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From the Editor: Open Mic Night at ‘The Engineer’s Lounge’

Robert Schickel on June 3, 2021 - in Articles, Column

I recently completed two semesters teaching senior civil engineers at my alma mater, Valparaiso University. It was a pleasure and honor to be part of their education—something I took very seriously. But it was a different type of year, as we all know. All the classes were through Zoom meetings, so I didn’t get to interact with any of them in person. In addition, this was my first year of teaching, so I hadn’t met these students during their first three years of school either, as most other professors had.

In May 2021, however, we were all able to participate in the annual Senior Banquet. It was held outside under a tent, with masks and no food except the box dinners we took home with us. It, too, was a different type of Senior Banquet.

Sharing Experiences

Tradition has it that the professors and students participate in an “open mic” atmosphere and get to tell stories about their experiences—some funny and some very serious. When it was my turn, I could only say it was nice meeting my students for the first and probably last time. It was really great to see them and talk to them, if only for this brief moment.

It was interesting to hear them talk about our class and their plans for the future. All of them had plans: all have accepted job offers or are going to graduate school. They were so sure of themselves and positive they had made the right decision, but some of the conversations were different from what I’m used to.

Here are some things they said that I never would have said when I was graduating from college:

• “I’m going to live with my parents in Iowa, but my ‘office’ is in Cleveland.”

• “I plan to take some time off, then get my master’s degree and see where I end up.”

• “I’m going into the military service, but I won’t get my assignment until September, so it looks like a free summer for me.”

My plans were much more specific and predictable. One year of the Graduate Engineer Training Program with INDOT—six months in the District Office and six months in the Central Office followed by a position in the Design Department. Then find a place to live within a reasonable commuting distance. I don’t remember being so sure of my choice, although fortunately everything worked out fine for me.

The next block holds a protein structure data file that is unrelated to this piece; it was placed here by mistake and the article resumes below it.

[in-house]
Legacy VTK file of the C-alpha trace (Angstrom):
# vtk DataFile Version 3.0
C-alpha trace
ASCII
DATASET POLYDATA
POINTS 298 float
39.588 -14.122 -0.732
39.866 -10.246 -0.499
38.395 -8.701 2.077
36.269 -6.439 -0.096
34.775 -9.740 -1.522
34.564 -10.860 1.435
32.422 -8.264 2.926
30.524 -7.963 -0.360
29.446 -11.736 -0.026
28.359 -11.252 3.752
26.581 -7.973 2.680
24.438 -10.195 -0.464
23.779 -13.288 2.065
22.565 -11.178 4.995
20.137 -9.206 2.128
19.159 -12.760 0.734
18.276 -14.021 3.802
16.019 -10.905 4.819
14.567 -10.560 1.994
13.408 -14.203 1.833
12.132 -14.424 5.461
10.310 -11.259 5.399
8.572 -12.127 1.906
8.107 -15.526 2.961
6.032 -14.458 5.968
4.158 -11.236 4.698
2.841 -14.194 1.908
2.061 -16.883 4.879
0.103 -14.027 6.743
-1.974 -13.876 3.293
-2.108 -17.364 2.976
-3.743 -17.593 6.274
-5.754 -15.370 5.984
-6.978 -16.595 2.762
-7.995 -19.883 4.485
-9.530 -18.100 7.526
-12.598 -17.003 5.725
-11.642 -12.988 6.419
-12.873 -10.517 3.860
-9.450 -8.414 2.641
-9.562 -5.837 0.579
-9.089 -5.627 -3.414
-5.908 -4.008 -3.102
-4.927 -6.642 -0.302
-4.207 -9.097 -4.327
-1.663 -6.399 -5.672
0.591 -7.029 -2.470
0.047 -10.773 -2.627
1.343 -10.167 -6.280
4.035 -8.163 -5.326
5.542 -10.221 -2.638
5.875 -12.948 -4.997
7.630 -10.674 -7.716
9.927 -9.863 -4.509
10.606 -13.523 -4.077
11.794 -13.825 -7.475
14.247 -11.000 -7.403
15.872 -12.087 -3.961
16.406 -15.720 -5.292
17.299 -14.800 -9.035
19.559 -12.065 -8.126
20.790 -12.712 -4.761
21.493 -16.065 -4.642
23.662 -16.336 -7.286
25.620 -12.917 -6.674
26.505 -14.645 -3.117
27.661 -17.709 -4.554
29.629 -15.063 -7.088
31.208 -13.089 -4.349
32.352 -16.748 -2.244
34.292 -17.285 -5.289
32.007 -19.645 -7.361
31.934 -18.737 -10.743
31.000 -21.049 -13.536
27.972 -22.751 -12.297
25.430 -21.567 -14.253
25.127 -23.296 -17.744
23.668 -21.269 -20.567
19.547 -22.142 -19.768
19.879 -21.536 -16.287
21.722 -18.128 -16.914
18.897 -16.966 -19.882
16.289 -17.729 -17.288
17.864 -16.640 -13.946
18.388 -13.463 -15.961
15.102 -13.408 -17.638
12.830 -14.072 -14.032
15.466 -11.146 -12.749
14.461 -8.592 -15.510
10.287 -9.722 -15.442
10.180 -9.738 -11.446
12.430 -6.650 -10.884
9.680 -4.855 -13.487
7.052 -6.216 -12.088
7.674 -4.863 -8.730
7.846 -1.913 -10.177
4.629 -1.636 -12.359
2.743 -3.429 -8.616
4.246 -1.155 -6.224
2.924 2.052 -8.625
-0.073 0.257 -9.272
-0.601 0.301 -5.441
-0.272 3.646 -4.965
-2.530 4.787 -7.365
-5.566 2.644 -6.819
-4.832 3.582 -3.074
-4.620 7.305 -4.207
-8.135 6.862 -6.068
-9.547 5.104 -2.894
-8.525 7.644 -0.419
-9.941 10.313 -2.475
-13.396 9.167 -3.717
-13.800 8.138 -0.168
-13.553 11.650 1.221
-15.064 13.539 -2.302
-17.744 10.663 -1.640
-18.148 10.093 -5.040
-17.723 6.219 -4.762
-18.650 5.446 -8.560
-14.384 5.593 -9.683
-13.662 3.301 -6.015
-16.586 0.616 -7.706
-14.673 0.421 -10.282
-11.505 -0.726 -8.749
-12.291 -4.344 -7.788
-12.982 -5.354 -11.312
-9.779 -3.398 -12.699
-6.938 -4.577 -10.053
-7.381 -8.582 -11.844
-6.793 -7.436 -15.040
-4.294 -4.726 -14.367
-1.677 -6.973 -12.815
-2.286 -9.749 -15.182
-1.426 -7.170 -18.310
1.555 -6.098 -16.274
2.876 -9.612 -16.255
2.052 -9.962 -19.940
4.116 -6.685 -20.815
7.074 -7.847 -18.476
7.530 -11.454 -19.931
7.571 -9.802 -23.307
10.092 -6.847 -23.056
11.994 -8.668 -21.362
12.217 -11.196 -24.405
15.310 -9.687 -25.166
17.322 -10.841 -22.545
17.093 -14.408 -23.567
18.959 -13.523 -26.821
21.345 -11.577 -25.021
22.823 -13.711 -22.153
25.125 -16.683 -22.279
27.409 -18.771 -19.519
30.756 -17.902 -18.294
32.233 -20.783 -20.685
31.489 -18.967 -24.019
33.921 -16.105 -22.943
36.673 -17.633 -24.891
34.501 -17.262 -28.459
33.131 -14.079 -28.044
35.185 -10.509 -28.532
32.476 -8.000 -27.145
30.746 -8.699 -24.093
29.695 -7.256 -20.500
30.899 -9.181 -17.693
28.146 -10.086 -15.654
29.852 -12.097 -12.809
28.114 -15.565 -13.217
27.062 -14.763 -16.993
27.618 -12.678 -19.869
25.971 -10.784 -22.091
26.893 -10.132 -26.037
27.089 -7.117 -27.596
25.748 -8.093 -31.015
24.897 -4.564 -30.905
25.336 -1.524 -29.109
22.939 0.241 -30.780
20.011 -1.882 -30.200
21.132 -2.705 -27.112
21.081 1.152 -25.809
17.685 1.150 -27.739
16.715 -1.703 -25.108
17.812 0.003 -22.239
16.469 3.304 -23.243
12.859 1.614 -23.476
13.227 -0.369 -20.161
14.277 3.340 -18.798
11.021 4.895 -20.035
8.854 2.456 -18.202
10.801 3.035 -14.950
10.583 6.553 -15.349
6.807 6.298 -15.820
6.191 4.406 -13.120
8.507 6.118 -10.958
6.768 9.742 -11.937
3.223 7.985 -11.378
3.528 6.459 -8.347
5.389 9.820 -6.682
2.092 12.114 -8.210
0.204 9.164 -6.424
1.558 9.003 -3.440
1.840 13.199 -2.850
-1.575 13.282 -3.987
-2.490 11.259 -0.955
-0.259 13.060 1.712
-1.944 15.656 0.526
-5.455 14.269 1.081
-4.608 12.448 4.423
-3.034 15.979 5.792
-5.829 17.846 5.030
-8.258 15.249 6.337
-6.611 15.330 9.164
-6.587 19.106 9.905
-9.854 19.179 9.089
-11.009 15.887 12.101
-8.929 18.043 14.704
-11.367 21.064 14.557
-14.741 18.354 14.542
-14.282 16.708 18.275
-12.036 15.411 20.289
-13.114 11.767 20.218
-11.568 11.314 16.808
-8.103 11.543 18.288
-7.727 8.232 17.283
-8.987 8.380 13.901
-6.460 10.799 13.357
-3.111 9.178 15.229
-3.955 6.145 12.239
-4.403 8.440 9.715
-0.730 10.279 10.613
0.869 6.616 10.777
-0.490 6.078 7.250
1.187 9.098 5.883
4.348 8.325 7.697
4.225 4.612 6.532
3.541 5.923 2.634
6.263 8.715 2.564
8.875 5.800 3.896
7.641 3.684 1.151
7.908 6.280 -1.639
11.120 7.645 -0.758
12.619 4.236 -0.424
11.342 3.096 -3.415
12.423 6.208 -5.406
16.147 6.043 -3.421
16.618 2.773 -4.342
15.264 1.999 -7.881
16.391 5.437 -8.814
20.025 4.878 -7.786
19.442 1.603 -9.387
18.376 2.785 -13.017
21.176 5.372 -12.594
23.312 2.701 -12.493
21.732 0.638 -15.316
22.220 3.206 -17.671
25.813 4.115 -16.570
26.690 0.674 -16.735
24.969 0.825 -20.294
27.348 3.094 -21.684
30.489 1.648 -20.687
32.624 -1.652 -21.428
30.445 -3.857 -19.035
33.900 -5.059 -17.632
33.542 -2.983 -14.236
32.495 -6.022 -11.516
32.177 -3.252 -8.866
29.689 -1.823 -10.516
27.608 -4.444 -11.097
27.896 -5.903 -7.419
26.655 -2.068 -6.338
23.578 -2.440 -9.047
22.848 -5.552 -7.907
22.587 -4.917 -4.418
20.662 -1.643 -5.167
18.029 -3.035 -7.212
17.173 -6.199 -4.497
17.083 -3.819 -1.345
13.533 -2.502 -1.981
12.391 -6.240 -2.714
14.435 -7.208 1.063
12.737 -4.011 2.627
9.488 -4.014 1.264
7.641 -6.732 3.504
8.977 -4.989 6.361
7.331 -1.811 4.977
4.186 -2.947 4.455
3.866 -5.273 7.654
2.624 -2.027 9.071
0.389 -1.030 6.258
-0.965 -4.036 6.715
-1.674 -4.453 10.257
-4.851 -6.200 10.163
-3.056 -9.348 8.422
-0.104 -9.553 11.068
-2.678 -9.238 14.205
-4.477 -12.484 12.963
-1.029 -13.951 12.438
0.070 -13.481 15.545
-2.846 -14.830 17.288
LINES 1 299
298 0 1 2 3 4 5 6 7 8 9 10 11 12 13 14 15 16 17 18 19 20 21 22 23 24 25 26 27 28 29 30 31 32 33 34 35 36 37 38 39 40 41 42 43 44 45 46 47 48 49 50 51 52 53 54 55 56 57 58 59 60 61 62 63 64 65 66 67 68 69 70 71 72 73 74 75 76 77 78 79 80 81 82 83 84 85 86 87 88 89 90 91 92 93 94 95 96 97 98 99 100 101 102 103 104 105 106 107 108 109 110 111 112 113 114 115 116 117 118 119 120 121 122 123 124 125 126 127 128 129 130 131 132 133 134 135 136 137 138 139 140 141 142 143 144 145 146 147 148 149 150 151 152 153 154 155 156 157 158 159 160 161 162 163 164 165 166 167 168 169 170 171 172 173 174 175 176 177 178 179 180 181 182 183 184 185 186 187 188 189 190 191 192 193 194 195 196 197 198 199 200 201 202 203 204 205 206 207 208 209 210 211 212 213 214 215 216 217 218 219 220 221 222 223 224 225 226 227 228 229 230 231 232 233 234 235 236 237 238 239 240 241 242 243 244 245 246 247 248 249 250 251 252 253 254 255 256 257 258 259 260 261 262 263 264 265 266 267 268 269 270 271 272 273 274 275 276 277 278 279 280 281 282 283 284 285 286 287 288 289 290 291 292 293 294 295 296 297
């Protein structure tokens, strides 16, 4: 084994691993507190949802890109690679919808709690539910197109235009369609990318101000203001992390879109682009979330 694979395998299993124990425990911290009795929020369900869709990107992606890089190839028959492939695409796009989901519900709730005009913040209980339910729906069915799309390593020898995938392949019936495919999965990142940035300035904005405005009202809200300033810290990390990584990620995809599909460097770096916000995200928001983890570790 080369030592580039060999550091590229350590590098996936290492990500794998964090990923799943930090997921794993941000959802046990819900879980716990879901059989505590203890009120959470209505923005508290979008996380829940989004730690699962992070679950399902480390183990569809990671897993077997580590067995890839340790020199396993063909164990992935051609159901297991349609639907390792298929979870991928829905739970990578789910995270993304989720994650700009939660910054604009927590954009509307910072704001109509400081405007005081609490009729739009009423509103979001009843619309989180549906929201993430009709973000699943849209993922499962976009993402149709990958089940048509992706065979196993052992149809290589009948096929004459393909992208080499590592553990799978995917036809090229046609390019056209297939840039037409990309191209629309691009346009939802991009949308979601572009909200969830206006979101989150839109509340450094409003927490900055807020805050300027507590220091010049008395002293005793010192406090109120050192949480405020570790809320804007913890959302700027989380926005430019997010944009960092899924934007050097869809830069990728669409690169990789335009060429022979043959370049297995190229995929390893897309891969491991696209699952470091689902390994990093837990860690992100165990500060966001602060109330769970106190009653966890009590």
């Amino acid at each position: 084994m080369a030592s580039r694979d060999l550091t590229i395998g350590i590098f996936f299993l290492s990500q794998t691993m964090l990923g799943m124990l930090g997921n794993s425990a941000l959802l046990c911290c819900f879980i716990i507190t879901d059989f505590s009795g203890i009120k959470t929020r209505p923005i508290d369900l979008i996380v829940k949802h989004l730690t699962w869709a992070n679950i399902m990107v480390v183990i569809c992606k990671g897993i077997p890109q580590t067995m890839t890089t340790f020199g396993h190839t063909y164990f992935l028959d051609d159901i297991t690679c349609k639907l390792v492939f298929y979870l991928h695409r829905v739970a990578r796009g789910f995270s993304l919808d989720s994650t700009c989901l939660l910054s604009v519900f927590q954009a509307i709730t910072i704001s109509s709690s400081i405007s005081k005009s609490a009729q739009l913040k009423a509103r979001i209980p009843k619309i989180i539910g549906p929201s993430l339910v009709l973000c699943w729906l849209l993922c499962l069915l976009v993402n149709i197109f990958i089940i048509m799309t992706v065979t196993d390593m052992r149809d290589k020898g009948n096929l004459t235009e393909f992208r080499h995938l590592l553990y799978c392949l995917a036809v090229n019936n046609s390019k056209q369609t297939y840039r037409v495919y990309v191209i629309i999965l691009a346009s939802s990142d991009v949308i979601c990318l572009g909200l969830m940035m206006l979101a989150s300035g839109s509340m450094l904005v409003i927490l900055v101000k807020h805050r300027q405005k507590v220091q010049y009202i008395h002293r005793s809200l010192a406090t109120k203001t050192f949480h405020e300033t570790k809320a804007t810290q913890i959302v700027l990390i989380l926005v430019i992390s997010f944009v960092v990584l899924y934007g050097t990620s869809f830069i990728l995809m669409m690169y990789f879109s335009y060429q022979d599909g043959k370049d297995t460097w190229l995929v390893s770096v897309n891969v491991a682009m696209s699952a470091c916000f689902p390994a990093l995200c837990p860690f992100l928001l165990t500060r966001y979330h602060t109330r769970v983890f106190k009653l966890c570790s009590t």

What Would You Say?

But I want to get back to the “open mic” opportunity. What if we professionals each had that same chance to get up and talk about our experiences? Maybe tell some stories, “roast” a few of our mentors and co-workers, and then talk about what we think is ahead for us. What would you say, given that chance in an appropriate setting?

Since I’m at the opposite end of the spectrum from these new graduates, my open mic might include something like this:

• “Thank you to all of my mentors—those who taught me how to be professional and those who, by example, taught me how not to act.” (We have all had a few of these over the years).

• “I have great admiration for the experts who found solutions to what seemed like unsolvable problems. And less so for those who made simple issues very complex.”

• “I’m grateful for the professionals who always did the right thing, and I believe I’m part of this group. I know of some who weren’t always as ethical as they should have been and paid the price.”

• “I hope to continue teaching, and hopefully my ‘office’ will be on campus this time.”

• “Most of all, I hope I made a positive difference in peoples’ lives through the projects I worked on and the interactions I had with coworkers.”

I’m always open to hearing from you about any topics and would certainly enjoy hearing some of your “open mic” comments.


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About Robert Schickel

Robert Schickel was born in New Jersey and received his BS in Civil Engineering degree in 1971 from Valparaiso University in Indiana. His career started as a bridge design engineer and expanded to include design of various transportation facilities, including highways, bridges, rail lines and stations, and airport runways. Mr. Schickel managed engineering offices ranging from 20 to 140 people. He also served as a consultant to a large utility company. Mr. Schickel currently resides in Indiana and serves as Adjunct Professor for the College of Engineering at Valparaiso University. He enjoys his retired life at his lake house, playing golf, listening to music and spending time with his family, especially his grandchildren.

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